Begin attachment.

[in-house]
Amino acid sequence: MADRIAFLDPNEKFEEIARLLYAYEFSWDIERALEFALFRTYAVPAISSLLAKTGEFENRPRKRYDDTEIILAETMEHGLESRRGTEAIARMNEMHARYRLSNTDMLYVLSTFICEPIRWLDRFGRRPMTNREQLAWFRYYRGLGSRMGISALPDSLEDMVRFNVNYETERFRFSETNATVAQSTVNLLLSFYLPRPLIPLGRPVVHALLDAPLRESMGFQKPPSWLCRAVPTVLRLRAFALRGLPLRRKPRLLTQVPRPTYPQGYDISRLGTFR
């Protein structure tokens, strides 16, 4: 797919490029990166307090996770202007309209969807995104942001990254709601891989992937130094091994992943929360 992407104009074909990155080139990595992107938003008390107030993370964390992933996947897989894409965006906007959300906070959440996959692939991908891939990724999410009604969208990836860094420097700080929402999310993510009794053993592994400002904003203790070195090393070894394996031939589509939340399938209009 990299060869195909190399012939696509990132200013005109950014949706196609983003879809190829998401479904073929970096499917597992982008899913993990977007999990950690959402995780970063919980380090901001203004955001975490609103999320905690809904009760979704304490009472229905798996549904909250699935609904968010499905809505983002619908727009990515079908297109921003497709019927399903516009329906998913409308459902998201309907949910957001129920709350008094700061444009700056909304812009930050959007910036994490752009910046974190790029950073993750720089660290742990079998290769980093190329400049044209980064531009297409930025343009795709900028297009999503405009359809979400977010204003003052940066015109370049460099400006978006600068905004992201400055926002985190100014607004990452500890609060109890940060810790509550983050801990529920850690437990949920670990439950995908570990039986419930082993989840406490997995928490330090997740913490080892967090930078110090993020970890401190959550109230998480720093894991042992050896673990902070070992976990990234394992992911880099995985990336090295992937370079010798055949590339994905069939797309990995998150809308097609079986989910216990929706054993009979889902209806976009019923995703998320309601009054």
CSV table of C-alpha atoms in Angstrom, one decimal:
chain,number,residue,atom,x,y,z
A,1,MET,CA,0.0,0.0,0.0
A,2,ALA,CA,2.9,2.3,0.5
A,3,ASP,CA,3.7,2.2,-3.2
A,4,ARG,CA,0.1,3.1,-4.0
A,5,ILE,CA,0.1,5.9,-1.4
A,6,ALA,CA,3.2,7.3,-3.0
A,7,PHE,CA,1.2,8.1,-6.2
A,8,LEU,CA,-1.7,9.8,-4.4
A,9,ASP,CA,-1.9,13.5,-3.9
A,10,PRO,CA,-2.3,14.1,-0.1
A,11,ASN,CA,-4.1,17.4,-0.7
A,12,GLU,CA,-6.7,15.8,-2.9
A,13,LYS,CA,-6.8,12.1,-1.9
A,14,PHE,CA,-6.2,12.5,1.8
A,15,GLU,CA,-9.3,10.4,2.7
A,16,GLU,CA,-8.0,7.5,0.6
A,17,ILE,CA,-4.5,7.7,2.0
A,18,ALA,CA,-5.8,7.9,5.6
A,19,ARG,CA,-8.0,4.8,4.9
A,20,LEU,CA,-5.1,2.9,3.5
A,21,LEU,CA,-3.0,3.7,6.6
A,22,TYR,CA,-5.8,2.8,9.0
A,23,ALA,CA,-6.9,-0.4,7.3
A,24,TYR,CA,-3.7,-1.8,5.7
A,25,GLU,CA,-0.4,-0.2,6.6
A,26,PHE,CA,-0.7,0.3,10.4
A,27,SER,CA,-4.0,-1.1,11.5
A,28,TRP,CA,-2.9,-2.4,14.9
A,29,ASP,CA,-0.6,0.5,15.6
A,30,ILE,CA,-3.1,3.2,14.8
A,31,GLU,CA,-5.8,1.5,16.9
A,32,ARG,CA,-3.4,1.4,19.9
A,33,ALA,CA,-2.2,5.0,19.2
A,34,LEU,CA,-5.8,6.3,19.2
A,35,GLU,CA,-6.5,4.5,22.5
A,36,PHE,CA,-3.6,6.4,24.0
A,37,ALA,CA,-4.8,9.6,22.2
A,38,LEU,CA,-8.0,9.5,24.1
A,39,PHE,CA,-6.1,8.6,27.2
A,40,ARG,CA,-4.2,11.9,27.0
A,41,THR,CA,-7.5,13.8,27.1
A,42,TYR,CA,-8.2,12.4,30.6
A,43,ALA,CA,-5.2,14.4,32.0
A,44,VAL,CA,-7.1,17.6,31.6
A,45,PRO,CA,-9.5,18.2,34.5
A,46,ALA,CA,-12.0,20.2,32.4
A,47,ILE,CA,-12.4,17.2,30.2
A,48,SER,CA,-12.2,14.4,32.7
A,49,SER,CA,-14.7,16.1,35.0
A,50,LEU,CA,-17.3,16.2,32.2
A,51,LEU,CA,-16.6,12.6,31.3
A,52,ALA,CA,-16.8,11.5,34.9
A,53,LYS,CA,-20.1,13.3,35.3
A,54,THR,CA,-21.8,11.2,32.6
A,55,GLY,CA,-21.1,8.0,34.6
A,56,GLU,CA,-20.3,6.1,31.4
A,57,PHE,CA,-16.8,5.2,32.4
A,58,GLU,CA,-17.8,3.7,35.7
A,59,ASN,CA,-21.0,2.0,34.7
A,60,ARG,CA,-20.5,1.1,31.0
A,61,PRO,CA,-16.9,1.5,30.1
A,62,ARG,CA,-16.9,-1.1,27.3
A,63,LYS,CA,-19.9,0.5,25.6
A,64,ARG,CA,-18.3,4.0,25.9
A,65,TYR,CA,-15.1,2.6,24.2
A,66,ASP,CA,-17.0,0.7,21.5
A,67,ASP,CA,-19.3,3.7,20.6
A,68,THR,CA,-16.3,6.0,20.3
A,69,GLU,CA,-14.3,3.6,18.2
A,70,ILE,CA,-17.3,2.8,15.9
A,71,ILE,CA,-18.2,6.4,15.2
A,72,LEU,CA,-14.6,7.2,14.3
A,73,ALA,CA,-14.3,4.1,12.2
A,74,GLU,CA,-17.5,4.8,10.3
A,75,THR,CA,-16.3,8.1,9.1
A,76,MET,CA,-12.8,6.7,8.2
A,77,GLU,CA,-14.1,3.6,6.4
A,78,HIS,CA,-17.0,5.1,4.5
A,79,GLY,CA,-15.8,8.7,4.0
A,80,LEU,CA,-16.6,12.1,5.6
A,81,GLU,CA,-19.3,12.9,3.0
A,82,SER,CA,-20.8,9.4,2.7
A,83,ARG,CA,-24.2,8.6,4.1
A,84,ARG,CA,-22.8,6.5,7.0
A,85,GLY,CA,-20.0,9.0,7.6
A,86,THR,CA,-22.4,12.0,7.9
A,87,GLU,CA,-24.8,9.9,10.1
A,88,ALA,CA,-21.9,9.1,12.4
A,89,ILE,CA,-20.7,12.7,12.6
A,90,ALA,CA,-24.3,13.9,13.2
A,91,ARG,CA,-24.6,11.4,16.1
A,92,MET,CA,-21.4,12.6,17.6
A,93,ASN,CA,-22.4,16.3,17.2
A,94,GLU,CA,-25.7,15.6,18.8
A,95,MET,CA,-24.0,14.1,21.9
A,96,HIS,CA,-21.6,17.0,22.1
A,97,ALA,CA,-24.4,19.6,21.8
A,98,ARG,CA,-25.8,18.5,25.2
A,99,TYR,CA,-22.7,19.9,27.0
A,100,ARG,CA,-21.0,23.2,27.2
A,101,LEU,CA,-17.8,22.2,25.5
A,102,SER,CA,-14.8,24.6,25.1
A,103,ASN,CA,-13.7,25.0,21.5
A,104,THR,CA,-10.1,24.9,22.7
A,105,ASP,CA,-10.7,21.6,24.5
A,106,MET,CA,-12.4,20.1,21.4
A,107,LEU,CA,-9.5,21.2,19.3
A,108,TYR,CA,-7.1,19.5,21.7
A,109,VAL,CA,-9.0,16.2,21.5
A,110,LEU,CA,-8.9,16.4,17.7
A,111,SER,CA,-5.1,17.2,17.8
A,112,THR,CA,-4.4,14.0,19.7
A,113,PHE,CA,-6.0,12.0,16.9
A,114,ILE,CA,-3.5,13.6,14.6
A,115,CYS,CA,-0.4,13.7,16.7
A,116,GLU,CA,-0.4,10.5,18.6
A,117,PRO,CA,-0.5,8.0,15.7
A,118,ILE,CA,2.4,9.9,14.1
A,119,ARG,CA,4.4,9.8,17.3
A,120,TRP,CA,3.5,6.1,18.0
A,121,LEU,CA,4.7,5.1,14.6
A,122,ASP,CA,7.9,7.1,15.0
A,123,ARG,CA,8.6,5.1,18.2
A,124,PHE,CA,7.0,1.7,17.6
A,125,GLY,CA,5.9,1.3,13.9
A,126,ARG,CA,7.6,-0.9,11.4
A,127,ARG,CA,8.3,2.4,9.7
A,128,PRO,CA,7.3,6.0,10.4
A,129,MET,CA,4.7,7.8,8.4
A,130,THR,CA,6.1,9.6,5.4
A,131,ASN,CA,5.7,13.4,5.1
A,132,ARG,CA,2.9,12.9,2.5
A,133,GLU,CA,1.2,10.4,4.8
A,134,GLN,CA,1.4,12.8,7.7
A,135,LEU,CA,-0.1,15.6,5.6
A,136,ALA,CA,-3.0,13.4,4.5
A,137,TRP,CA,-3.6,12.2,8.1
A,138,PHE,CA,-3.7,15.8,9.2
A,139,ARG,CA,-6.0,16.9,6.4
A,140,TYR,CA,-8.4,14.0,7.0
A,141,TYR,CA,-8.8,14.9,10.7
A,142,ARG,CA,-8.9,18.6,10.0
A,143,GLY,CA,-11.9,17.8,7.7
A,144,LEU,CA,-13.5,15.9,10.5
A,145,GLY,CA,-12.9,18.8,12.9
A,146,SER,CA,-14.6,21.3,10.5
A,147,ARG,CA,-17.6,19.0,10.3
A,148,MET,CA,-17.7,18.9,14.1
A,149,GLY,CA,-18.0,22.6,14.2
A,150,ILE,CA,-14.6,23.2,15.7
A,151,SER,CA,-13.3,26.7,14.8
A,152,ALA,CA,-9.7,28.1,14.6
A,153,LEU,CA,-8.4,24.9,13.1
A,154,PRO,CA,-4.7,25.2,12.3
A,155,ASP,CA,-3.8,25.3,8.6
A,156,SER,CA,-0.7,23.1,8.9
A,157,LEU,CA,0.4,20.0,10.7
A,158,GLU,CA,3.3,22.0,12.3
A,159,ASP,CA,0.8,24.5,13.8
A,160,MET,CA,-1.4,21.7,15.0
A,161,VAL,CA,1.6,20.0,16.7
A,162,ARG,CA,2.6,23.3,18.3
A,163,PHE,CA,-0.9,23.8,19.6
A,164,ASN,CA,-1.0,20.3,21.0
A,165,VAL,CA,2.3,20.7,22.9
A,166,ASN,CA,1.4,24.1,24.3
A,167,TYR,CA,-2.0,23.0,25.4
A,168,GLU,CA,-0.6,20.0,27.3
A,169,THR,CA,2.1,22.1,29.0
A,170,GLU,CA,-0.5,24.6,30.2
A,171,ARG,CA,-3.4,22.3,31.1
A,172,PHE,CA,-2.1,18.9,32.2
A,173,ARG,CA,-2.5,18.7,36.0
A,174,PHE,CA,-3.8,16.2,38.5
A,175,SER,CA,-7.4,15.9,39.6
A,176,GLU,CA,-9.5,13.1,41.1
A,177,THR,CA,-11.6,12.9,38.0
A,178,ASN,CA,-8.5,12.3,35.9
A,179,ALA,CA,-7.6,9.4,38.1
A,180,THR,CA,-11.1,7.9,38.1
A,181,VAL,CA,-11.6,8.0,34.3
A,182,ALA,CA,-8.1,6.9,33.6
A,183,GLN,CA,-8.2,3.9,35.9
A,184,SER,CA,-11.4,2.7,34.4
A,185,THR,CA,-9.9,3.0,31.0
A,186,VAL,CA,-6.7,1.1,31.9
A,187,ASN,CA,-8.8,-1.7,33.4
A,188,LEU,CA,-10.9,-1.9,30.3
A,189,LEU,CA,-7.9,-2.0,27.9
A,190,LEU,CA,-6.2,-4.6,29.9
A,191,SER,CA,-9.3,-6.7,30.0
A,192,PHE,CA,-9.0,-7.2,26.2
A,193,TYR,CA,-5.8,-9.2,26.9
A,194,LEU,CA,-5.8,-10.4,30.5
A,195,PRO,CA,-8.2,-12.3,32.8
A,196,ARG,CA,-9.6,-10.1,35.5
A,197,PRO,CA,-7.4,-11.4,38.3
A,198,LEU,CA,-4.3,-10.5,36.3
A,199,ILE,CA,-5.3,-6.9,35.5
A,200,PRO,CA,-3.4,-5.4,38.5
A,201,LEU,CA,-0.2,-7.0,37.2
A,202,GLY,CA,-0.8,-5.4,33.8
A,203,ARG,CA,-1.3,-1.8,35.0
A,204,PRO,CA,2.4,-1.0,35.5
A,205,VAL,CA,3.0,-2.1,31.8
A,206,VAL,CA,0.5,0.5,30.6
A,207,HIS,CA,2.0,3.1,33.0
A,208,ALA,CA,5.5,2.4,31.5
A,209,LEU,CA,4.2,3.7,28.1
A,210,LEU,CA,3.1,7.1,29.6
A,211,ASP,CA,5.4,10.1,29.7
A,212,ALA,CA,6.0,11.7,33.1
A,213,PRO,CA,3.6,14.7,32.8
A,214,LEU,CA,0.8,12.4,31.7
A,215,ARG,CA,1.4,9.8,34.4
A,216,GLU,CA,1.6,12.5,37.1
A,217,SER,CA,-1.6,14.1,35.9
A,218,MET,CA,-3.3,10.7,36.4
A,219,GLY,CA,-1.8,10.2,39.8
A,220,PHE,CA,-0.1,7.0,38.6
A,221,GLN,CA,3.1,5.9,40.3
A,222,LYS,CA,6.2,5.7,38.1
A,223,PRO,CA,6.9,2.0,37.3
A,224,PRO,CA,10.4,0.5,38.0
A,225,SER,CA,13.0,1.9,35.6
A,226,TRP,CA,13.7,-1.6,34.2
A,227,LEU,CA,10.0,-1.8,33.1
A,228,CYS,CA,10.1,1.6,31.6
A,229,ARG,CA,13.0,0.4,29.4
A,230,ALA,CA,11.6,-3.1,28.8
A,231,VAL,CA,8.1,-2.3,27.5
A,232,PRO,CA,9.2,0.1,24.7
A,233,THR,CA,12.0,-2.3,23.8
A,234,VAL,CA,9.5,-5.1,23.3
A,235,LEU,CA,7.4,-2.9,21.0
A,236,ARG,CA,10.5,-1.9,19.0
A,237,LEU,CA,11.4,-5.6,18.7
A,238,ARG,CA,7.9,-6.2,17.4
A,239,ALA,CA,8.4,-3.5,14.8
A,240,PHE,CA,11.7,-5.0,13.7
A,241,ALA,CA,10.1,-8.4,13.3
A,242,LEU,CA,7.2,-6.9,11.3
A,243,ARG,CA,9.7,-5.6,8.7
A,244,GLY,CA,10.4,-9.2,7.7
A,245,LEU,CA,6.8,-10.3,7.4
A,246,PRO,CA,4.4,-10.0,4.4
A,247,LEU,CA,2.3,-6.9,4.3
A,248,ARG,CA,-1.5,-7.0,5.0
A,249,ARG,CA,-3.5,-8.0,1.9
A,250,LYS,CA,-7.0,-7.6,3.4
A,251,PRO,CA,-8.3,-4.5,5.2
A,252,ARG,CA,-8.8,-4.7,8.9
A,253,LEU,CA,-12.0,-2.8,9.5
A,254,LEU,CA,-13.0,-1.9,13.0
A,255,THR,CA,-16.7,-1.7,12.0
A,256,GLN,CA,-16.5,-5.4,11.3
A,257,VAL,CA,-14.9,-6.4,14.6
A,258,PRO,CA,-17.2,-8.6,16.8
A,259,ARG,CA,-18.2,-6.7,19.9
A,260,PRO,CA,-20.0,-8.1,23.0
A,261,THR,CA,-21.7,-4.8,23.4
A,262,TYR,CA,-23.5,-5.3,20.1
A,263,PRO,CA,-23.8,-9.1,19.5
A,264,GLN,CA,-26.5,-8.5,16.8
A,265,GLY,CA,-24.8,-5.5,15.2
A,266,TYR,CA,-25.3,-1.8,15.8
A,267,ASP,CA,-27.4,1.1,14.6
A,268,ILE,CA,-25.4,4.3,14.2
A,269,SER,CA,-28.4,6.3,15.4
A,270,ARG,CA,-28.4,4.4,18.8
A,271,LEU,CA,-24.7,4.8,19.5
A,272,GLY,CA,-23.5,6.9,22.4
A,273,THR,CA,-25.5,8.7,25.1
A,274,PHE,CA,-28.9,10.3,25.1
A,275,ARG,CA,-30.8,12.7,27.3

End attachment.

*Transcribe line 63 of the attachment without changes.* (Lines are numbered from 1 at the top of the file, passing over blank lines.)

A,58,GLU,CA,-17.8,3.7,35.7